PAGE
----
Gov. Hogan takes a stand against oysters

I've served as a Maryland state lawmaker for 30 years now, and I learned one lesson about our state government early on: We legislators may make policy, but governors do the governing. They — and not us — have the responsibility for running programs and applying our state's laws.

That's why all of us in the General Assembly want to hear from officials in a governor's administration whenever we start contemplating setting a new, or changing an old, policy. We want to know whether the governor supports or opposes the policies we have under review — and why.


We may not always agree with the positions governors take. But we value their perspective. And I'm sure that governors have appreciated the opportunity to let lawmakers know where they stand before the legislature acts.

That's why I'm so mystified by how Gov. Larry Hogan has gone about his governing business. In the last three legislative sessions, Governor Hogan has directed his administration to generally avoid taking positions on proposed legislation in Annapolis.

Agencies like the Department of the Environment and the Department of Natural Resources, instead of coming right out and saying whether they support or oppose pending legislation, have typically only provided "information letters" and left lawmakers clueless about where they stand.

I have never seen any previous governor — including Governor Hogan's Republican predecessor Bob Ehrlich — behave this way.

Legislators like myself regularly look to state agencies for policy guidance when we try to evaluate the testimony we receive from supporters and opponents of the various bills that come before us. We respect the practical experience state officials have gained. We want to know whatever position the state — representing the public's interest — has chosen to take.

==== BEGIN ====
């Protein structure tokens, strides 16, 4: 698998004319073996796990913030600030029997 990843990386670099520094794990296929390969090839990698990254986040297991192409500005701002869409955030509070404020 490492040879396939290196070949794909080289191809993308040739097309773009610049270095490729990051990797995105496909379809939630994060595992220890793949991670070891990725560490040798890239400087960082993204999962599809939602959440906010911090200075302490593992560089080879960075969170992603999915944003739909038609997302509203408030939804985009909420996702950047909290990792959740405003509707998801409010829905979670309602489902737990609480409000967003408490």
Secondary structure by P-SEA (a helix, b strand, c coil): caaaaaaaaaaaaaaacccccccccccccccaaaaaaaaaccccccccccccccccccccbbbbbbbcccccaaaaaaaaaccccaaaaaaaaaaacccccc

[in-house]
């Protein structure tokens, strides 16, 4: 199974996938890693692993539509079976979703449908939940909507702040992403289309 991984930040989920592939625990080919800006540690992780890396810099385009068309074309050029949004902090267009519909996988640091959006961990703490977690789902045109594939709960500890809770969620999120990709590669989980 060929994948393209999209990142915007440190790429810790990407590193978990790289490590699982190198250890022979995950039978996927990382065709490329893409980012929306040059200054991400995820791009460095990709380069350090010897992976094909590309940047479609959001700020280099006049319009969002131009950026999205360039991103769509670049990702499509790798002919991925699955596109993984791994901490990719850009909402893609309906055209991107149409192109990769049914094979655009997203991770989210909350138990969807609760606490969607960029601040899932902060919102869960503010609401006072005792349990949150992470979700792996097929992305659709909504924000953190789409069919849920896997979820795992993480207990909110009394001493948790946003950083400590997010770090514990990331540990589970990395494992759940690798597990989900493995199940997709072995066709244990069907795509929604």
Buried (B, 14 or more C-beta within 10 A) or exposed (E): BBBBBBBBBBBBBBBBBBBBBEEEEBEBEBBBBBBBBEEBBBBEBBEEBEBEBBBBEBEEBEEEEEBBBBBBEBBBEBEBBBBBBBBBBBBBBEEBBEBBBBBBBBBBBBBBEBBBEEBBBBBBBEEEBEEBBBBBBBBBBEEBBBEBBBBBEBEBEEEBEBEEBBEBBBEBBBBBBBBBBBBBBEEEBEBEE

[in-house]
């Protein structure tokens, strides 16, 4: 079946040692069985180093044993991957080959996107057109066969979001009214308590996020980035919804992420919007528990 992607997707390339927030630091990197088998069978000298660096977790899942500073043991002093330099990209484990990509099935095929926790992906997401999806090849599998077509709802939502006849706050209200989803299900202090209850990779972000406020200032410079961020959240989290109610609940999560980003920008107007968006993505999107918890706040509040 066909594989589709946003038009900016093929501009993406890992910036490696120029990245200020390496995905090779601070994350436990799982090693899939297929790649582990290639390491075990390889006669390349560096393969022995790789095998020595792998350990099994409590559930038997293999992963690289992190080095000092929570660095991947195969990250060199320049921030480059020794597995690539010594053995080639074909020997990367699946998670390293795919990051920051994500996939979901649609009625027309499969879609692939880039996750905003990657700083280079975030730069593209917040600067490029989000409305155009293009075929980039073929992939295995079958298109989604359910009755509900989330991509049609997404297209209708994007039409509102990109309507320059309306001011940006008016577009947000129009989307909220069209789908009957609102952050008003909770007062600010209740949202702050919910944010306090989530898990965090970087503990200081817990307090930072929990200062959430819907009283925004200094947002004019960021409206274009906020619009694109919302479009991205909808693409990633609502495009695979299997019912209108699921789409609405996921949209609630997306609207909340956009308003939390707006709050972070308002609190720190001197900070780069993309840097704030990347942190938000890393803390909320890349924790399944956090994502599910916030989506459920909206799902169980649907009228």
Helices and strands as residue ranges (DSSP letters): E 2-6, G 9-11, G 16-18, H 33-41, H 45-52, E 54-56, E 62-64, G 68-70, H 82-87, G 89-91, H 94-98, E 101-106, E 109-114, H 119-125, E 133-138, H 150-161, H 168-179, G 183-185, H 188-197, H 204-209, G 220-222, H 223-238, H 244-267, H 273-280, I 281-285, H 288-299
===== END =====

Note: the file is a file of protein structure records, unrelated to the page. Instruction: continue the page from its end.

Why does the Hogan administration abdicate this responsibility to take positions? I don't know, but one thing I do know: It's a lot easier to defend your record in office if you have nothing in writing that you have to defend.

The Hogan administration has been avoiding taking positions so routinely that I was shocked to come across testimony from the administration this year that took an explicit position. The issue involved oyster poaching, and, at first glance, seeing the Hogan administration actually spell out a specific position left me feeling pleased.

But then I started to read a bit further and listen to more testimony. I soon realized I had plenty more reason to feel shocked than I had originally thought.

The little oyster bill turned out to be legislation that proposed to reduce the penalty for oyster waterman who "knowingly" poach oysters from restricted areas using certain oyster gear.

Our state's oyster supply, keep in mind, is currently running at only 1 percent of its historic high. We really need oysters. They serve as a "filter" and help clean the Chesapeake Bay. Two hundred years ago, our state's plentiful oysters could filter the water of the entire bay in just three days. Today, we don't have enough oysters to satisfy our state's oyster lovers, let alone enough to clean the bay.

So there we lawmakers were, actually considering — on the advice of Governor Hogan's Department of Natural Resources — reducing the penalty for poaching oysters.

Reducing those penalties made no sense to me. But at least I knew, on this one issue, where the administration stood. I'd now really like to know where the Hogan administration stands on issues across the board. And if the governor should decide to stand on the side of public policy that serves the best interests of the people of Maryland, all the better.

Paul G. Pinsky, a Democrat, serves in the Maryland State Senate as vice-chairman of the Education, Health and Environment Committee. His email is